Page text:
Consent Agendas: A Time-Conscious Board Member’s Best Friend
There’s nothing worse than board meetings that spend too long on unurgent topics that should necessitate minimal discussion.
Yes, rudimentary policies and procedures issues should always remain under some scrutiny, at least. But that doesn’t mean these items should chew into the time allotted for more pressing matters.
To combat such an obstacle, boards of directors utilize something called a consent agenda.
With a consent agenda, routine and/or straightforward meeting items are consolidated into one agenda item. Instead of the board filing each motion individually, they can pass these items in one fell swoop.
Unsurprisingly, the correct use of a consent agenda can cut board meetings’ run-times down by up to a half-hour. Even if it saves just 3 minutes, every second matters – specifically, when those seconds are spent strategizing over high priority items.
What Should Appear on a Consent Agenda?
Below is a list of appropriate items that can be placed on a consent agenda:
- Committee reports
- Committee appointments
- Volunteer appointments
- Meeting Minutes
- CEO report
- Correspondence the doesn’t necessitate action
- Any perfunctory item that involved a lot of past discussions but still requires formal approval
It’s vital to reiterate that these are all topics that require very little mulling over. When utilized with the above items, a consent agenda is like a swiss army knife that cuts the excess fat out of board meetings.
Missteps with Consent Agendas
One adverse faux pas made with a consent agenda is when board members approve its contents without adequate review. In more than one boardroom throughout history, cover-ups have occurred as a result of rushed approvals.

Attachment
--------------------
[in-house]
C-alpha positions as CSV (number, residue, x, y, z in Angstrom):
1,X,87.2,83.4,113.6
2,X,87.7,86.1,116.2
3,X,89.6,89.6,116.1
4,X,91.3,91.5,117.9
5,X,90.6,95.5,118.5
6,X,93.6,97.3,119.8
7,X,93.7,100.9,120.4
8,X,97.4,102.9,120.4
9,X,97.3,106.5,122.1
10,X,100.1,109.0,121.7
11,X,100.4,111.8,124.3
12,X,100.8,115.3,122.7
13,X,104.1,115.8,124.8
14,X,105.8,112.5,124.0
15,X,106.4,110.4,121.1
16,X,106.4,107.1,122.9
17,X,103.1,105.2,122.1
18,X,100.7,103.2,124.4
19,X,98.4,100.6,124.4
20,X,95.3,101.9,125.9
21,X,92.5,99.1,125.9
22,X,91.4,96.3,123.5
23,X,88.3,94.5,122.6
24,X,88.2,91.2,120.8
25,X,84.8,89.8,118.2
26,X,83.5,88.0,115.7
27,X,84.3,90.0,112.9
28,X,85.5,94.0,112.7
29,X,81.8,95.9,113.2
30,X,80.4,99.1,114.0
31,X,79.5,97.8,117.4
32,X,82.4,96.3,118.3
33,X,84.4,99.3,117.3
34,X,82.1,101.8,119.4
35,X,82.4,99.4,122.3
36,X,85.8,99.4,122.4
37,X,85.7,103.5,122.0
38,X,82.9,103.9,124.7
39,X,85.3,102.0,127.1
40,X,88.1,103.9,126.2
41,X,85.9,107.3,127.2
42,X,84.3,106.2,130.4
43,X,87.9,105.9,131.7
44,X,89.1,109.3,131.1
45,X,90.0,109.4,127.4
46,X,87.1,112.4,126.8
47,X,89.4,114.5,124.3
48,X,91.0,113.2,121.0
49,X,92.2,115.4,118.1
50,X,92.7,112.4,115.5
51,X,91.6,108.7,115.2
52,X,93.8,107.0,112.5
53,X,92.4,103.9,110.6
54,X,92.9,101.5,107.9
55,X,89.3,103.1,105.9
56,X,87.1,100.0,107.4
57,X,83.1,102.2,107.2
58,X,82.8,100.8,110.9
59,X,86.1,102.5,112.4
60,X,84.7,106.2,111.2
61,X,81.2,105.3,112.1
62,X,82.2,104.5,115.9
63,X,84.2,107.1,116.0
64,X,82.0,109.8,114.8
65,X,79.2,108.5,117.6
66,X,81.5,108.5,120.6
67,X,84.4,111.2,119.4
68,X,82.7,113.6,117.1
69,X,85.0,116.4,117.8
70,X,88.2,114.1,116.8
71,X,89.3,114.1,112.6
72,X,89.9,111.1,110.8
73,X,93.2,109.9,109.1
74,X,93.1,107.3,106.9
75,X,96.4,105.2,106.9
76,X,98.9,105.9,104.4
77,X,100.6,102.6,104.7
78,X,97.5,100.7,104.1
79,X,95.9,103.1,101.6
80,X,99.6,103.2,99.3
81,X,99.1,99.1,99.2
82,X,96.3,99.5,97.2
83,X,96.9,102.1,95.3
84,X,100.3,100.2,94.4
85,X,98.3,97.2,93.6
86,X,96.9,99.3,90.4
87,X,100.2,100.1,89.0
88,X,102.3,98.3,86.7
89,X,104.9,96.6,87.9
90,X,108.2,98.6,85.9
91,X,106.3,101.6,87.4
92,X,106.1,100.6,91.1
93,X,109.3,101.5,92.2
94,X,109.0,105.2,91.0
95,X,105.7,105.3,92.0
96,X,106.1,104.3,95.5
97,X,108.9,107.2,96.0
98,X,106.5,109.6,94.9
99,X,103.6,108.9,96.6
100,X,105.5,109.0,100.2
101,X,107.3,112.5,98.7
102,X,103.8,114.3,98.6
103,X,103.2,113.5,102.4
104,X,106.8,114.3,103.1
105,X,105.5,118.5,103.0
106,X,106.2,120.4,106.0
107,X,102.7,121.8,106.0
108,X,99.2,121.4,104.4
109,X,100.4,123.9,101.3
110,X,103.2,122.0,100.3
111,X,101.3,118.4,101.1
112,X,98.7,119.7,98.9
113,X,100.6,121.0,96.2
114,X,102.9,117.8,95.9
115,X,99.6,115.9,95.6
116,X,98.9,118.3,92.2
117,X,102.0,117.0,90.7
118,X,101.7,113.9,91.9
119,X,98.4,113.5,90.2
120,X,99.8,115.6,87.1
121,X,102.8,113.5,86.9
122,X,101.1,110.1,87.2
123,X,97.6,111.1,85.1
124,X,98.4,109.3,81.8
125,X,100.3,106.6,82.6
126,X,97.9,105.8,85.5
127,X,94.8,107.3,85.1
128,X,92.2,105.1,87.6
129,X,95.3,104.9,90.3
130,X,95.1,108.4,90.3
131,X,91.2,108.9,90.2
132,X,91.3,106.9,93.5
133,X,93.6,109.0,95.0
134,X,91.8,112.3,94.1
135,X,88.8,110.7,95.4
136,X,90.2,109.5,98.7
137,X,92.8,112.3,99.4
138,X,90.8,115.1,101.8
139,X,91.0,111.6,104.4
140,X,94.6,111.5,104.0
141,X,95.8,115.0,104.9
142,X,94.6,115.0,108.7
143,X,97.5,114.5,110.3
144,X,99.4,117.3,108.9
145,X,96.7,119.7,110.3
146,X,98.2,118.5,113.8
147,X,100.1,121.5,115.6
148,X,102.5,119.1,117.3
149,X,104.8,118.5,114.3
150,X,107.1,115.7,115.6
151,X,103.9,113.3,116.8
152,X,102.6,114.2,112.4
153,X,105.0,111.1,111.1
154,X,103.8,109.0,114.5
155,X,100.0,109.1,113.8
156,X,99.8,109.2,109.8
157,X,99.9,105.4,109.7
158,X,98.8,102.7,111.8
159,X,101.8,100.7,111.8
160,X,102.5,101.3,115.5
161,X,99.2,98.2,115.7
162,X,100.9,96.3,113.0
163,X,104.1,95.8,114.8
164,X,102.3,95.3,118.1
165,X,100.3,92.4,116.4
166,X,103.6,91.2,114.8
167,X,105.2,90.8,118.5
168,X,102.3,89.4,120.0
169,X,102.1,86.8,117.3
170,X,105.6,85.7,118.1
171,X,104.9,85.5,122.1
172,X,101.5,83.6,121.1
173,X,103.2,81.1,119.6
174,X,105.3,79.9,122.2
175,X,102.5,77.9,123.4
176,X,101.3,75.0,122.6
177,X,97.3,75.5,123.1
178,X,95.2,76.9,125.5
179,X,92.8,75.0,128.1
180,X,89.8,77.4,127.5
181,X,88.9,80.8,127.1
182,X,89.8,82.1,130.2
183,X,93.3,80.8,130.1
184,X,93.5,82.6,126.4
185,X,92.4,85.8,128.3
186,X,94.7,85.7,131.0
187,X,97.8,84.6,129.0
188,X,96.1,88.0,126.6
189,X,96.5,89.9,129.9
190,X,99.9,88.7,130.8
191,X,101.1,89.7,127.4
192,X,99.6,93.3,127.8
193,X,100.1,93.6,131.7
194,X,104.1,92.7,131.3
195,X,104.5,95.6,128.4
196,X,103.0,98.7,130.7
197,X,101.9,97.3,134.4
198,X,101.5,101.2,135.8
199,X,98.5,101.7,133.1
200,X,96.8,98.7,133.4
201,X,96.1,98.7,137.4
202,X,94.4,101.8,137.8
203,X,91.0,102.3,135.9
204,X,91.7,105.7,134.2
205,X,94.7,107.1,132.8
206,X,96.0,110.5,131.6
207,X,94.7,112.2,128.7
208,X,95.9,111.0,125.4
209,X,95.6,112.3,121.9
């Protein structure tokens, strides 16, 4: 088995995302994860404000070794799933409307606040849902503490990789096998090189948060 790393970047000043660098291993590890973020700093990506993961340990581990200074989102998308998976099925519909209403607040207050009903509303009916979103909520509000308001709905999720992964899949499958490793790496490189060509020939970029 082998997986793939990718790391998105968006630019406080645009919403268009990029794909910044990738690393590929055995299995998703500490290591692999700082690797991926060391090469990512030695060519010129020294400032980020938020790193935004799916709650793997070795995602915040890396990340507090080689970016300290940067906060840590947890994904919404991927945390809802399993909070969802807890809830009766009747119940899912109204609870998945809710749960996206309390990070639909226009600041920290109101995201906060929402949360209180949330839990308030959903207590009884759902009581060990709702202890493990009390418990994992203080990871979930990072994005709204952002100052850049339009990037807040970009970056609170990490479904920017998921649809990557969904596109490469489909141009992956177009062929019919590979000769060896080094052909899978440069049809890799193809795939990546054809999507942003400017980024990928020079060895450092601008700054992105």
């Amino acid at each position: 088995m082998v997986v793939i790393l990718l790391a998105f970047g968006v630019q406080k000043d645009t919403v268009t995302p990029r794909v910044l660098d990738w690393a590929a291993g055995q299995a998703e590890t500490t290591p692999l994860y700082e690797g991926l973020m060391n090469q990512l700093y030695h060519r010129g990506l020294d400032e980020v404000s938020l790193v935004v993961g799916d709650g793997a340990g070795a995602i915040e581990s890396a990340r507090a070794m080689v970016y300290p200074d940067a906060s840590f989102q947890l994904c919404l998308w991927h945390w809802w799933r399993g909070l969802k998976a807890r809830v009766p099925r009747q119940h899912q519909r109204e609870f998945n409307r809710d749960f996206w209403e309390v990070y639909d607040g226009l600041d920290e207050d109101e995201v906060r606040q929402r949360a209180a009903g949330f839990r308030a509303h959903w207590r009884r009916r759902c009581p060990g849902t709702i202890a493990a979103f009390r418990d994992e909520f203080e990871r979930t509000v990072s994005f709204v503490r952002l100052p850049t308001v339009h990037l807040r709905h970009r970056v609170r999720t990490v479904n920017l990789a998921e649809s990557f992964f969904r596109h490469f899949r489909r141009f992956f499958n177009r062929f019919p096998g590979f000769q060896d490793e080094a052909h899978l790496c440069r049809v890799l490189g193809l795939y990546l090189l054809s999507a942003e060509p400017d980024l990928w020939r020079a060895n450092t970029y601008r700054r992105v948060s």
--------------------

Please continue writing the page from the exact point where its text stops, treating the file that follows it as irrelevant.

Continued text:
When directors fail to review financial items adequately, for instance, it can snowball into overspending or unsound fiscal decisions. All because specific board members failed to assess topics that they thought were non-controversial – but were actually indicative of a discrepancy.
Yes, these agendas are for everyday items. But they still require some attention, just in case something is out of whack. Sometimes, the problem or solution can lie in the basics.
A Consent Agenda in Action
Here are some finer details commonly involved in employing a consent agenda:
- The chair decides on items
- The consent agenda can be part of the normal meeting agenda or attached separately
- The chair gives the agenda to board members with enough time for them to examine its contents
- When meetings begin, the chair asks board members if any consent agenda items should become regular discussion items
- A consent agenda item becomes a regular discussion item at the request of just one board member
- Items can then either be discussed, queried, or voted against
- The chair will read out the remaining consent items if none require moving or if all have been moved
- Then, the chair can move to adopt the consent agenda
- If there are no objections, the chair can announce the passing of items on the consent agenda
Is it Time for Your Board to Start Using Consent Agendas?
There are both a time and place for consent agendas—but when used soundly, they promote time-efficiency and prioritize what’s most critical to an organization.